Scrolling Headlines:

UMass basketball lands transfer Kieran Hayward from LSU -

May 18, 2017

UMass basketball’s Donte Clark transferring to Coastal Carolina -

May 17, 2017

Report: Keon Clergeot transfers to UMass basketball program -

May 15, 2017

Despite title-game loss, Meg Colleran’s brilliance in circle was an incredible feat -

May 14, 2017

UMass softball loses in heartbreaker in A-10 title game -

May 14, 2017

Navy sinks UMass women’s lacrosse 23-11 in NCAA tournament second round, ending Minutewomen’s season -

May 14, 2017

UMass softball advances to A-10 Championship game -

May 13, 2017

UMass basketball adds Rutgers transfer Jonathan Laurent -

May 13, 2017

UMass women’s lacrosse gets revenge on Colorado, beat Buffs 13-7 in NCAA Tournament First Round -

May 13, 2017

Meg Colleran dominates as UMass softball tops Saint Joseph’s, advances in A-10 tournament -

May 12, 2017

Rain keeps UMass softball from opening tournament play; Minutewomen earn A-10 honors -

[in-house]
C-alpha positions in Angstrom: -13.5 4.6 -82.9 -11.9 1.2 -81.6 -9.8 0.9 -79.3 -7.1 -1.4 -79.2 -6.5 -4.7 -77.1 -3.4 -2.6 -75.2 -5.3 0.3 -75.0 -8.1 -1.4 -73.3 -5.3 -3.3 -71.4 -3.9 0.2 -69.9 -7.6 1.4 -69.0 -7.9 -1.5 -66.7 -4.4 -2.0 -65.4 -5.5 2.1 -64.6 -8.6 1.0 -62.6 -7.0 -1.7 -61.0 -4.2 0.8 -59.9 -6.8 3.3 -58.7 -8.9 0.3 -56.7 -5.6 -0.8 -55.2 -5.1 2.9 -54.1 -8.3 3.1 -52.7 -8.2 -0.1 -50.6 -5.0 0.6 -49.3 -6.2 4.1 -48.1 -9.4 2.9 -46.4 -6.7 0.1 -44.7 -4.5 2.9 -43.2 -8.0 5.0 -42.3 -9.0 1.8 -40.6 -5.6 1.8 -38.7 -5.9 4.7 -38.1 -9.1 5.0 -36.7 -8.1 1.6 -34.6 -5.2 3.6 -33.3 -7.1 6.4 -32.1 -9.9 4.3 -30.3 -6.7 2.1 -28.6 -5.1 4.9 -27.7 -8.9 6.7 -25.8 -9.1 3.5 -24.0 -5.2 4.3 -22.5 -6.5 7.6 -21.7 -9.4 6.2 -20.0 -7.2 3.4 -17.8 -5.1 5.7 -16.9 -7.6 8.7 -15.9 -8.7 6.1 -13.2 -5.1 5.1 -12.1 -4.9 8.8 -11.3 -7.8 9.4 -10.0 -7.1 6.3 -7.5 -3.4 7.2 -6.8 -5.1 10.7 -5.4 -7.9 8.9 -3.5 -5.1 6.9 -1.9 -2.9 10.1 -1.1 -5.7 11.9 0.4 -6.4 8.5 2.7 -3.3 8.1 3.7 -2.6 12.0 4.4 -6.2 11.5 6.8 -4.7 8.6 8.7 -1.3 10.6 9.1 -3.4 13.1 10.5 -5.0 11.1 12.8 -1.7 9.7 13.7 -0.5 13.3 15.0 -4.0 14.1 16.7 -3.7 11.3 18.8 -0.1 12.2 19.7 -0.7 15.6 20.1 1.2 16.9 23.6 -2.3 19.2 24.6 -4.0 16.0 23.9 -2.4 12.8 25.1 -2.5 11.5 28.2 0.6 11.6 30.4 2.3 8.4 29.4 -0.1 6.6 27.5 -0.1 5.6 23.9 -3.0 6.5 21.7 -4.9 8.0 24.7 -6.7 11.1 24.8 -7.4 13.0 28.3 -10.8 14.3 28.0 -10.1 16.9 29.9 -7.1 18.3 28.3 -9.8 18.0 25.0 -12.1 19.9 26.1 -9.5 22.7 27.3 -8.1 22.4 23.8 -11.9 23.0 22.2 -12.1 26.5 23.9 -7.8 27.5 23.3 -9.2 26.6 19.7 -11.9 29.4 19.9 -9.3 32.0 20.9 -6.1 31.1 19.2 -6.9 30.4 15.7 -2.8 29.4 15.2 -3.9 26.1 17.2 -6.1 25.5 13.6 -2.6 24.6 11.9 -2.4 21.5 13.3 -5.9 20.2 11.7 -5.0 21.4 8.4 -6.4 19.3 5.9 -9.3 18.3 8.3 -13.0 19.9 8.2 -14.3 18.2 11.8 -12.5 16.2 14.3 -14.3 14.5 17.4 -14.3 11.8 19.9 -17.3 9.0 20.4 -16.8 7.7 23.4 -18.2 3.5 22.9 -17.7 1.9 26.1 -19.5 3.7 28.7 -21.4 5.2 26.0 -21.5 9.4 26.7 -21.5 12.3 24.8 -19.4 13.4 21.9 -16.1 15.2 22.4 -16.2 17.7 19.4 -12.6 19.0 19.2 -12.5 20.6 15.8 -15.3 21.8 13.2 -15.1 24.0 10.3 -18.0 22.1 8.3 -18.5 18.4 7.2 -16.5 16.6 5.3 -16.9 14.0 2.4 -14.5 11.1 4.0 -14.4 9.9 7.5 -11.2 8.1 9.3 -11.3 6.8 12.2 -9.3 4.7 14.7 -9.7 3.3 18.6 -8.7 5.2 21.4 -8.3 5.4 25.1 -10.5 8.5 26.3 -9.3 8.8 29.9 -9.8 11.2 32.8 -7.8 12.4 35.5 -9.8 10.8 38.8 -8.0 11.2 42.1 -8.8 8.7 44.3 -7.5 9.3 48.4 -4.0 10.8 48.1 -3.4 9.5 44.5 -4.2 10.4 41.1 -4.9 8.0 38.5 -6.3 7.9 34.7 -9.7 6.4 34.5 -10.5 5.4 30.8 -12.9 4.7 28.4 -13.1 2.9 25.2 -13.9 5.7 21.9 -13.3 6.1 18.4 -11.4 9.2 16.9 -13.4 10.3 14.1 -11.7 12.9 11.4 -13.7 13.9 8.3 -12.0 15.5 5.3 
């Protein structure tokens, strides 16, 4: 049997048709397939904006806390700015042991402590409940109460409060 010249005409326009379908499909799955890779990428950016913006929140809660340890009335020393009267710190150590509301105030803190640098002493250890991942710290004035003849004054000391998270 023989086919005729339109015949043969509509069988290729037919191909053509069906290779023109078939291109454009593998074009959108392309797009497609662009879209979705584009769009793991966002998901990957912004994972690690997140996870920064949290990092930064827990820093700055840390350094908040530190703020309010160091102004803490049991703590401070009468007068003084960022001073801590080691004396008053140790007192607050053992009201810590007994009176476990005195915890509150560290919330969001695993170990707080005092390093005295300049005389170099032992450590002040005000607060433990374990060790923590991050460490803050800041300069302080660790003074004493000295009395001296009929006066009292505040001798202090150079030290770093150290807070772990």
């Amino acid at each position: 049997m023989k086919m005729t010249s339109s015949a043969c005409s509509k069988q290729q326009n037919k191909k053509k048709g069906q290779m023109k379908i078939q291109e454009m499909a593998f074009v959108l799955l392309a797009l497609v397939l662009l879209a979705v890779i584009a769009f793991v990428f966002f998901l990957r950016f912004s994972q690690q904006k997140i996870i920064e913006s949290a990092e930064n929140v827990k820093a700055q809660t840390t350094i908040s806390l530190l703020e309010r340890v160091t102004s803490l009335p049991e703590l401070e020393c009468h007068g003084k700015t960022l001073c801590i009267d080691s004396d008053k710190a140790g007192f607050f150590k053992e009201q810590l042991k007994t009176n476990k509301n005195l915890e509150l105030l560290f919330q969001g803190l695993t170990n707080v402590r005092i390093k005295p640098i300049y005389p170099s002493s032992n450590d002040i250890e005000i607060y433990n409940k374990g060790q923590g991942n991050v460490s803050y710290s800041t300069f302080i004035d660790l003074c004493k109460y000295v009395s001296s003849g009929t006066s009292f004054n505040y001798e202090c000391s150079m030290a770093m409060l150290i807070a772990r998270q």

May 11, 2017

Former UMass football wide receiver Tajae Sharpe accused of assault in lawsuit -

May 10, 2017

Justice Gorsuch can save the UMass GEO -

May 10, 2017

Minutemen third, Minutewomen finish fifth in Atlantic 10 Championships for UMass track and field -

May 8, 2017

UMass women’s lacrosse wins A-10 title for ninth straight season -

May 8, 2017

Dayton takes two from UMass softball in weekend series -

May 8, 2017

Towson stonewalls UMass men’s lacrosse in CAA Championship; Minutemen season ends after 9-4 loss -

May 6, 2017

Zach Coleman to join former coach Derek Kellogg at LIU Brooklyn -

May 5, 2017

UMass men’s lacrosse advances to CAA finals courtesy of Dan Muller’s heroics -

May 4, 2017

On campus: The liberal assault on free speech -

May 4, 2017

Democrats need to regain the initiative